Biriba, wild sweet sop, wild cashina, wild sugar apple, anón cimarrón, cachiman crème, anona

Rollinia mucosa
Annonaceae

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Description

Thought to originate in northern Brazil, near the Amazon, Biriba is a fast growing tree that grows up to 15 m high with large glossy leaves and white flowers. The fruits are round or heart shaped and 5-15 cm around, green to yellowish, with prominent bumps. The pulp is white, with a creamy texture with somewhat sour to sweet taste. It contains numerous brown, shiny seeds about 1.3 cm long and elliptical in shape.  

Uses

The fruit are eaten raw or cooked in deserts. The fruit overripen quickly and should be eaten soon after harvest. In Brazil, a drink is made by blending the fruit with milk. The seeds are used as beads and are ground up as an insecticide. The wood is used in boat building.

Cultivation

  • Elevation – up to ≈ 900 m (150-600 m in Puerto Rico; 91-914 m in Hawaii)
  • Rainfall – requires regular rainfall; tolerates periodic flooding but not drought
  • Soil Types – prefers fertile, well-drained soil high in organic matter
  • Temperature Range – good for hot, humid areas; intolerant of frost  
  • Day Length Sensitivity – n/a
  • Light – prefers full sun but tolerates some shade

 

Biriba is often grown from seeds planted soon after harvest. Soak seeds in water for 24 hours and plant in nursery soil in partial shade. They germinate in about 4 weeks. Trees grow rapidly and should be pruned to keep limbs short for ease of harvest and to lessen breakage of limbs from heavy fruit.  Fruit production starts in 3-4 years. Water frequently. Mulching helps retain moisture. Grafting can be done to establish improved varieties or to cause dwarfing.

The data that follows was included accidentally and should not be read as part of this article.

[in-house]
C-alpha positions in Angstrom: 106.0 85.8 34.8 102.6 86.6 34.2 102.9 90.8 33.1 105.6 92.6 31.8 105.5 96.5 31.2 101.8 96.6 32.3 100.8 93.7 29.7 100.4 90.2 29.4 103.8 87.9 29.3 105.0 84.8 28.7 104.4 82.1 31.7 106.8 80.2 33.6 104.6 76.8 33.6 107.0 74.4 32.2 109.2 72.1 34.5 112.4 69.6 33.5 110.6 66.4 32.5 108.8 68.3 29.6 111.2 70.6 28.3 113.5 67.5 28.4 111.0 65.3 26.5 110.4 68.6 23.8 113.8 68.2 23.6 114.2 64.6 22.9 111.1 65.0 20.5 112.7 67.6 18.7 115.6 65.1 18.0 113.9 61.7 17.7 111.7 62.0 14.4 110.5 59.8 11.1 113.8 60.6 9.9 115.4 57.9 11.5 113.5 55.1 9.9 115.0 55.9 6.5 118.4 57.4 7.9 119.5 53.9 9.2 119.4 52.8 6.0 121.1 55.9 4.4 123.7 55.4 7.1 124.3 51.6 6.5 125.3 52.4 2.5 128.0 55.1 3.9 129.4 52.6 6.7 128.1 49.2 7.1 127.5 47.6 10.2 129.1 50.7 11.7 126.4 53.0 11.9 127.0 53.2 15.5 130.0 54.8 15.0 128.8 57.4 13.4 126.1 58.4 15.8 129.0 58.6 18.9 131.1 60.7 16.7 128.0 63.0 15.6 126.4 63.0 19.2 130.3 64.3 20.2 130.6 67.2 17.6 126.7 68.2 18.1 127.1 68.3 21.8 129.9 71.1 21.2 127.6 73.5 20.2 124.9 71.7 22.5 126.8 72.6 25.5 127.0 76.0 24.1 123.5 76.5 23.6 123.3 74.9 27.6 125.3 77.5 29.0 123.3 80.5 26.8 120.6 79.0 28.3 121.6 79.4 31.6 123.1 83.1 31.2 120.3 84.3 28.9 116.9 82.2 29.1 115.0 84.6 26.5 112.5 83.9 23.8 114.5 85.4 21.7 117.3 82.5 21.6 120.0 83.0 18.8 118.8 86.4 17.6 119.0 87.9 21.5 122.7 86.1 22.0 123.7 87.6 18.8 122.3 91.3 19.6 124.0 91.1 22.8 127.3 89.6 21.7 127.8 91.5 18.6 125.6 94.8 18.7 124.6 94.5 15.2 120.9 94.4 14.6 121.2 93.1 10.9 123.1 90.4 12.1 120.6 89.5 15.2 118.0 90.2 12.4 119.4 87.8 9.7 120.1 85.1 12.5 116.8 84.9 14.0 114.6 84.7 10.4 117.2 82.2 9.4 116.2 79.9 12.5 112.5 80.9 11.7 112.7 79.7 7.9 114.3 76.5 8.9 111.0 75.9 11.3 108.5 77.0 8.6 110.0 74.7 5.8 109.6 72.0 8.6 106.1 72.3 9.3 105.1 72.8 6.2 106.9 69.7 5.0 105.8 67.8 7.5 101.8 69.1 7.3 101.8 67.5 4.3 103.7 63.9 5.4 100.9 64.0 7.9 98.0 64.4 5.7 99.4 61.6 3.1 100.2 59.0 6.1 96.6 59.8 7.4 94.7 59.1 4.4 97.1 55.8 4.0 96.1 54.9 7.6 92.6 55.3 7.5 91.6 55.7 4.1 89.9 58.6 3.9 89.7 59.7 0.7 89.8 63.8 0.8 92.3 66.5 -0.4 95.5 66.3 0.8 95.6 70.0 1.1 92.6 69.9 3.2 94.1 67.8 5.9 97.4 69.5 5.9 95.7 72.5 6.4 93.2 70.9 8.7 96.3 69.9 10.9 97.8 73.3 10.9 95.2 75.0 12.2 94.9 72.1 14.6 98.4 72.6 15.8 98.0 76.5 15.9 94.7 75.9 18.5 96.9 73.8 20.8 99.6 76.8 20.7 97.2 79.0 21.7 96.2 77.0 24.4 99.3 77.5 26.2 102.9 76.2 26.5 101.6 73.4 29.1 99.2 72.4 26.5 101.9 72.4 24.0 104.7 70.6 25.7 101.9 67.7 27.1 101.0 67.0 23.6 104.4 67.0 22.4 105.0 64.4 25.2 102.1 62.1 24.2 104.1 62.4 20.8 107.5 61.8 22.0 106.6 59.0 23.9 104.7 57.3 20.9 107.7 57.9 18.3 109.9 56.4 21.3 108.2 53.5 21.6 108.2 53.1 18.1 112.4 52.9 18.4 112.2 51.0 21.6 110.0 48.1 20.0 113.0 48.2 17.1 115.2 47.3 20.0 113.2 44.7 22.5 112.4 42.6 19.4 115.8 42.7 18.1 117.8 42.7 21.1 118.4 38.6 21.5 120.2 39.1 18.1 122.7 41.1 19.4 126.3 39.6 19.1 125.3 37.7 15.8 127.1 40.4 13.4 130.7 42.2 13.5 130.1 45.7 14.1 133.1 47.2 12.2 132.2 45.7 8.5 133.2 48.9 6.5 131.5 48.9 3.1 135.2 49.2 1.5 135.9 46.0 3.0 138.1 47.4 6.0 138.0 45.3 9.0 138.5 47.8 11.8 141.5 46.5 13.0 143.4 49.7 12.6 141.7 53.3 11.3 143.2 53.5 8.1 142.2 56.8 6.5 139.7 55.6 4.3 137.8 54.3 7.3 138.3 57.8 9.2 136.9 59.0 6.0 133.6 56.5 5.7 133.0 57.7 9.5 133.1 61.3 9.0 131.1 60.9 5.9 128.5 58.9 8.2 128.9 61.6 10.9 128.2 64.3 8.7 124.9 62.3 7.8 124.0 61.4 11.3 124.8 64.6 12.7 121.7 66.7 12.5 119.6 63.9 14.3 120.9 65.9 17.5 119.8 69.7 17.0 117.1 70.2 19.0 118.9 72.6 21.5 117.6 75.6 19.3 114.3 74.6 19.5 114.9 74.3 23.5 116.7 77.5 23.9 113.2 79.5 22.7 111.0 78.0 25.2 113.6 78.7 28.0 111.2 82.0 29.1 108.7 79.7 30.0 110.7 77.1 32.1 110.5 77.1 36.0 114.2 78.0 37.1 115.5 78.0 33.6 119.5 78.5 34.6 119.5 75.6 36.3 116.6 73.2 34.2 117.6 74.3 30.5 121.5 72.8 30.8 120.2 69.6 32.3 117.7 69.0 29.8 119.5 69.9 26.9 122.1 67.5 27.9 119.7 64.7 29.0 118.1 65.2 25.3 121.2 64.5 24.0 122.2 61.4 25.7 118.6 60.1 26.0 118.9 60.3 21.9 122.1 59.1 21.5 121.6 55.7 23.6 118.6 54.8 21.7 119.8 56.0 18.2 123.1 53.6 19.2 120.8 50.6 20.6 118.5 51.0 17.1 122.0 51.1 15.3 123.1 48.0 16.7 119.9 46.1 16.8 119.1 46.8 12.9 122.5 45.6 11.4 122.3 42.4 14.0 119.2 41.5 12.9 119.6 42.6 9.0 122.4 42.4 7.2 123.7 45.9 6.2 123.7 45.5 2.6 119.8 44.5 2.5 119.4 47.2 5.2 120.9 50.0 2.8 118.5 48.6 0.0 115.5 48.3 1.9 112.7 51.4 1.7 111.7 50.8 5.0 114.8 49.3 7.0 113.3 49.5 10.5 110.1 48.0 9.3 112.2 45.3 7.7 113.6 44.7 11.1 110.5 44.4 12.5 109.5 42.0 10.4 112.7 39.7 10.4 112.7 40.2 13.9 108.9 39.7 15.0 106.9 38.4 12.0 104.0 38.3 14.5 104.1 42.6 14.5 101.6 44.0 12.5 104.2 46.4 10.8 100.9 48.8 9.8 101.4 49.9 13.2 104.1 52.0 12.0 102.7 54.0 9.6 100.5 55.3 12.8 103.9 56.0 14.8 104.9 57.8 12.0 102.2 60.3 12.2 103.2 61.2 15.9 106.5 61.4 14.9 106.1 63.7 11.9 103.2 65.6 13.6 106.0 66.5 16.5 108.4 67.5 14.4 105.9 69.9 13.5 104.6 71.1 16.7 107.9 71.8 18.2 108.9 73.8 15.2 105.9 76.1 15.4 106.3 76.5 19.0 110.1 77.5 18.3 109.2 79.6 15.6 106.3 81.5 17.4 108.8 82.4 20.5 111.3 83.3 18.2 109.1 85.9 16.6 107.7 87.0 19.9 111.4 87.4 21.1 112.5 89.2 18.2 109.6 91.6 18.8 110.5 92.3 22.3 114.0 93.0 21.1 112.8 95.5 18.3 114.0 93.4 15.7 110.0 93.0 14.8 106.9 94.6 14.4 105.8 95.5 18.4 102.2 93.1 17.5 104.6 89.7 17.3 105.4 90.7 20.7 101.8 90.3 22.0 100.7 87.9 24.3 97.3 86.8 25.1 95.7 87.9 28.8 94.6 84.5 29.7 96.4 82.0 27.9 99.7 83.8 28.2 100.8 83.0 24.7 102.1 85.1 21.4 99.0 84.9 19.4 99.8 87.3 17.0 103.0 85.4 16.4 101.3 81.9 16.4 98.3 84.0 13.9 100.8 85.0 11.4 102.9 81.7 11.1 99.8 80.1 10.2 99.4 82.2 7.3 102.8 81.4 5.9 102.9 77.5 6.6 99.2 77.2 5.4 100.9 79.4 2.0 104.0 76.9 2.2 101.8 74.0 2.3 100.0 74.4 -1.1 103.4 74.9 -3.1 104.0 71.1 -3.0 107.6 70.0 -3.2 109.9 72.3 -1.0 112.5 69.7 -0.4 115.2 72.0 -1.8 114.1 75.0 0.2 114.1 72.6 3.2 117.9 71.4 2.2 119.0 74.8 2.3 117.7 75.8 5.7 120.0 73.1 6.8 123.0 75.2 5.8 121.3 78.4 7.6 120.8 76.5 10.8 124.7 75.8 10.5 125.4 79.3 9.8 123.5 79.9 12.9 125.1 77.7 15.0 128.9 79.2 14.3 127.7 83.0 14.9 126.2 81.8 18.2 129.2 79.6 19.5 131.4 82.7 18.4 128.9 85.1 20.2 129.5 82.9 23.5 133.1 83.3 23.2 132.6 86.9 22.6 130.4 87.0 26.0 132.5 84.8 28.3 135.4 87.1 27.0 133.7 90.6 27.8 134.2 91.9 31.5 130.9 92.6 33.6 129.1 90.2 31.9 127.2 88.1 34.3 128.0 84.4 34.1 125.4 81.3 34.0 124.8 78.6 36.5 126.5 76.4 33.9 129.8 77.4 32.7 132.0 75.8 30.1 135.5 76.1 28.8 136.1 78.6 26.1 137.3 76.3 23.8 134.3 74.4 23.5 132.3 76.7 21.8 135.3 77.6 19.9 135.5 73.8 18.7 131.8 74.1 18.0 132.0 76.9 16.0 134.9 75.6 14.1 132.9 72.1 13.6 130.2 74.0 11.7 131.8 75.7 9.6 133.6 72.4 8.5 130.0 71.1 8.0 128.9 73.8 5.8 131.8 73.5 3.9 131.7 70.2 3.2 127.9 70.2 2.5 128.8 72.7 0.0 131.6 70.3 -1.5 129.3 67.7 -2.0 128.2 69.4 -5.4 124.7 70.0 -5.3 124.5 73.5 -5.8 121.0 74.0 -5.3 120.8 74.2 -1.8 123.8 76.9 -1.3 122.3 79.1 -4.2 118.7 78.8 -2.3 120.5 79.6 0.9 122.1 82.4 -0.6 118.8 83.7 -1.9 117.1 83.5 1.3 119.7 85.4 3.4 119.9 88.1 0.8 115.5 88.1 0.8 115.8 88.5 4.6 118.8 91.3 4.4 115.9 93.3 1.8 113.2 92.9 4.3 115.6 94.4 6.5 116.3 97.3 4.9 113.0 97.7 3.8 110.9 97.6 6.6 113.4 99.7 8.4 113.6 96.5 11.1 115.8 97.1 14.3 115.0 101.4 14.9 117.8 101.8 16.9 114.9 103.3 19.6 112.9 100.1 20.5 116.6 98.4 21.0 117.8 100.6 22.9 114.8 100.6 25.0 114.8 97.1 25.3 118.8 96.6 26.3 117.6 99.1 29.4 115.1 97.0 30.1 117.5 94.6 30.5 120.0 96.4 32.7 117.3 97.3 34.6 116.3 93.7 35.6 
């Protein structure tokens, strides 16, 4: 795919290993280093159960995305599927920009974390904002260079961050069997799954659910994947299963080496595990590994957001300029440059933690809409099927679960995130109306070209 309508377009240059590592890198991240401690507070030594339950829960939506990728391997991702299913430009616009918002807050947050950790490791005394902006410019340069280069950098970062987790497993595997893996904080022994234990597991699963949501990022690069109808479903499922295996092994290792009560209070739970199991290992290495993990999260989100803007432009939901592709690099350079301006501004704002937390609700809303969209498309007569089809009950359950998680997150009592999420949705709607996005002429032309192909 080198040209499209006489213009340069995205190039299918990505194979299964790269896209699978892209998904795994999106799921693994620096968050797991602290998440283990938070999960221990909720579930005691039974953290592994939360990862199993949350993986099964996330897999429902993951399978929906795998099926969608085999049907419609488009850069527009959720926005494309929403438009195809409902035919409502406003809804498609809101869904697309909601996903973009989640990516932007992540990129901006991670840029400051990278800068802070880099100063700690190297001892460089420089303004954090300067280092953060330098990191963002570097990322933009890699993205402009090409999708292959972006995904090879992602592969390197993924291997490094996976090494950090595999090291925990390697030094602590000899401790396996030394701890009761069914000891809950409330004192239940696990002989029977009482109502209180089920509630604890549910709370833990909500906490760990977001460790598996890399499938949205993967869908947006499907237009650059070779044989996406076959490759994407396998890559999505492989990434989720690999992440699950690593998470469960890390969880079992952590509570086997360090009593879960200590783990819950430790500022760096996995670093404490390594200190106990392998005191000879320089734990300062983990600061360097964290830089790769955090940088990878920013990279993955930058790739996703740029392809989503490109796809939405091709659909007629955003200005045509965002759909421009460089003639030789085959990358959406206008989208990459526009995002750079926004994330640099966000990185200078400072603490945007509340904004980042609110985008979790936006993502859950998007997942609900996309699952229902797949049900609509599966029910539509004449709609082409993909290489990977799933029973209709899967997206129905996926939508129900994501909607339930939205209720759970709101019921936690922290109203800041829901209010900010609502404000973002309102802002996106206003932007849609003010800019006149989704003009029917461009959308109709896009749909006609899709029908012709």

Harvesting and Seed Production

Fruit can be harvested when ripe or slightly before and allowed to mature off the tree. Once harvested, fruit ripen quickly and should be eaten within one week. Handling causes blackening of fruit skin.

Pests and Diseases

Susceptible to mealybugs, white flies, borers, and scale. Leaf spot and fruit rot diseases may be a problem.

Cooking and Nutrition

It is often used in deserts or juiced, but is usually eaten out-of-hand. Good source of vitamin C, calcium, and phosphorus.

References

Morton, J.F. 1987. Biriba: Rollinia mucosa. Fruits of warm climates: 88–90.

Love K and Paull RE (2011) Rollinia. University of Hawaii at Manoa. Fruits and Nuts June 2011.

Websites:  Growables; Montoso Gardens; Useful Tropical Plants